But as much as this plight can go down, down, and down, the film’s piece de resistance comes in the form of a damn omelet, where the two finally buy into their “game” of their mutual abuse. I’ve seen hot takes that interpret this as the language of dom and sub sexuality, but this readily goes beyond bedroom play and into a much darker agreement of life itself. For it is the acceptance of outright dysfunction, the love language of abuse and keeping ourselves in systems of abuse. As Reynold’s exclaims “kiss me woman, before I’m sick!” we audibly guffaw at the incredulity of their damn happiness within it. But their loving embrace is what makes it all the more horrifying. They’re choosing the abuse that people choose every day. And thus, it is one of the most acute and terrifying portraits of co-dependent toxicity that I’ve ever seen.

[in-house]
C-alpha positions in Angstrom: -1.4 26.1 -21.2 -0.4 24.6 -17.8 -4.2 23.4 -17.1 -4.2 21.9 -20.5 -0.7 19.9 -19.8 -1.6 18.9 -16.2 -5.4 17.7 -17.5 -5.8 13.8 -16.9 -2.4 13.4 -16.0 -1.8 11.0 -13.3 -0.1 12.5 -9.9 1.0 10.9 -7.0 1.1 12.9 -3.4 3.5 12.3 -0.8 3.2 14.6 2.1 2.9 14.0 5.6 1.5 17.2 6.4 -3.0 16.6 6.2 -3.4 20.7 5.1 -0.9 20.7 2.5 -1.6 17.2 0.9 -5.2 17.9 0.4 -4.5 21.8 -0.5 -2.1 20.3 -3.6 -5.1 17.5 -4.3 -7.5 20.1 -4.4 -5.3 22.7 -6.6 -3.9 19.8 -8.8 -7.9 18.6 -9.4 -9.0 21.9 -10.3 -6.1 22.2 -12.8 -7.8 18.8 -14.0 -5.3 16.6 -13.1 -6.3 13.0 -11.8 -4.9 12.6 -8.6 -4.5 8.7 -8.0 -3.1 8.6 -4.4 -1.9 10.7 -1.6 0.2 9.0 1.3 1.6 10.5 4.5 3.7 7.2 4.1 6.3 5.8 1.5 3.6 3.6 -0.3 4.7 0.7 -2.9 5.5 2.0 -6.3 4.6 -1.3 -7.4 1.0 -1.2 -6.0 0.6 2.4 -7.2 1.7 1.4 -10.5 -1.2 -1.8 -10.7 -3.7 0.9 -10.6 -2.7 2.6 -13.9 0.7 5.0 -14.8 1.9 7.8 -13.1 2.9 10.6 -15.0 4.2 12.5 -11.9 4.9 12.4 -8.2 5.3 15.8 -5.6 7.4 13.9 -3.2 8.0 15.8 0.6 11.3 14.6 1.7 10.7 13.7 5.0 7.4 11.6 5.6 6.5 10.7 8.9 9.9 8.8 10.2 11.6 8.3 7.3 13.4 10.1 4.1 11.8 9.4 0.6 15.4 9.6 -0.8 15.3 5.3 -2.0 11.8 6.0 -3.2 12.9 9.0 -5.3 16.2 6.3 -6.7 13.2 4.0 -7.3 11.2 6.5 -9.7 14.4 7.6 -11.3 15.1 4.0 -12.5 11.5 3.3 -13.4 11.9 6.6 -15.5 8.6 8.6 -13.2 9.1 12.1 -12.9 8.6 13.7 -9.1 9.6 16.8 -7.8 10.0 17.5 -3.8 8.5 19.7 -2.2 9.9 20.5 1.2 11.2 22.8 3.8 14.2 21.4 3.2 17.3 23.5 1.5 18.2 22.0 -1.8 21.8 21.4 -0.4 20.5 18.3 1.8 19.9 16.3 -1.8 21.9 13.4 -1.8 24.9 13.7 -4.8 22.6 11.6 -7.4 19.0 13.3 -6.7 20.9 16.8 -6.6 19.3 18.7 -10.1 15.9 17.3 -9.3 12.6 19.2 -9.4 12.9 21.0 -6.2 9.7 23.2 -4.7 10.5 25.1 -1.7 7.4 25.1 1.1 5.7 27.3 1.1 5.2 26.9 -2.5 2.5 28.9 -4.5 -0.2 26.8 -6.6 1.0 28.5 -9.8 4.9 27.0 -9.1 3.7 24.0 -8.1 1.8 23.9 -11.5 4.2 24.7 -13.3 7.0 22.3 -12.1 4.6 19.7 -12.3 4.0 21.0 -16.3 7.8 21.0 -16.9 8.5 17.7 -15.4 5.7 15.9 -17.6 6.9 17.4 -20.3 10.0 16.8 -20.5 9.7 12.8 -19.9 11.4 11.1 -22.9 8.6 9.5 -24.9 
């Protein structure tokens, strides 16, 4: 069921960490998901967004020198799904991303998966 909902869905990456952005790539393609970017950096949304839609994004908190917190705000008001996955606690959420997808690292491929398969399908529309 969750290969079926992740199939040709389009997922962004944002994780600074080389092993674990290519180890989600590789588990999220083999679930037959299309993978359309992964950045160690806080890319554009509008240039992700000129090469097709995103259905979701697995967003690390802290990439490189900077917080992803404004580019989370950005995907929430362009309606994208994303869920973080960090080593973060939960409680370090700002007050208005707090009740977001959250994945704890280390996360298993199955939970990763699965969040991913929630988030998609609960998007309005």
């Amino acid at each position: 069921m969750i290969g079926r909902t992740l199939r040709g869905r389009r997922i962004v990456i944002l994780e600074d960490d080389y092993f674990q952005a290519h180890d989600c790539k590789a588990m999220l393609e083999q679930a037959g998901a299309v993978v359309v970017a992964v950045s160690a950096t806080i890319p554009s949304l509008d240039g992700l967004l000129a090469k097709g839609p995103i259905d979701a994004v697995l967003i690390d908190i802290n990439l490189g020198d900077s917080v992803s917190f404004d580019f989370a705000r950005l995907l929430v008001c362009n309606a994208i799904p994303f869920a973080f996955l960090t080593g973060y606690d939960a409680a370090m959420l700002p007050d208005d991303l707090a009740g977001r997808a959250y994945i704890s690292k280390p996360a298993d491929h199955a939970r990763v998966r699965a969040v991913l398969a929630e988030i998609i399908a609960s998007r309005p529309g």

One that I hope masculinity has an ability to recognize in ourselves.
For there is no grand secret behind Reynold’s ire. No dark abuse or lingering secret. Just the aching reality of a man plainly in grief of his mother, and with no real way to process it. Even as her haunting, ethereal form visits, there is no fear, no malice. Just the quiet and humble words of a man sweetly declaring “I just miss you” to her ghostly visage. And while it’s clearly grief, it may as well be the way any older man misses the mothering of youth. And for a man of genius, who gets to abuse every measure of power and control in their possess, the mothered boy under their fragile exterior will impatiently demand the world mothers them in turn.
But he, like Alma, is just trying to fill a hole. A hole of longing. A hole of absence. A hole of powerlessness. But that brings us to the lesson Reynolds and Alma never learn: that the deeper we go into broken systems, trying to fill the holes inside of us, the more we just fill ourselves with dysfunctional answers. And we tell ourselves “this is the only way” to feel weak and strong in equal measure. But this notion is the biggest toxic buy-in of all.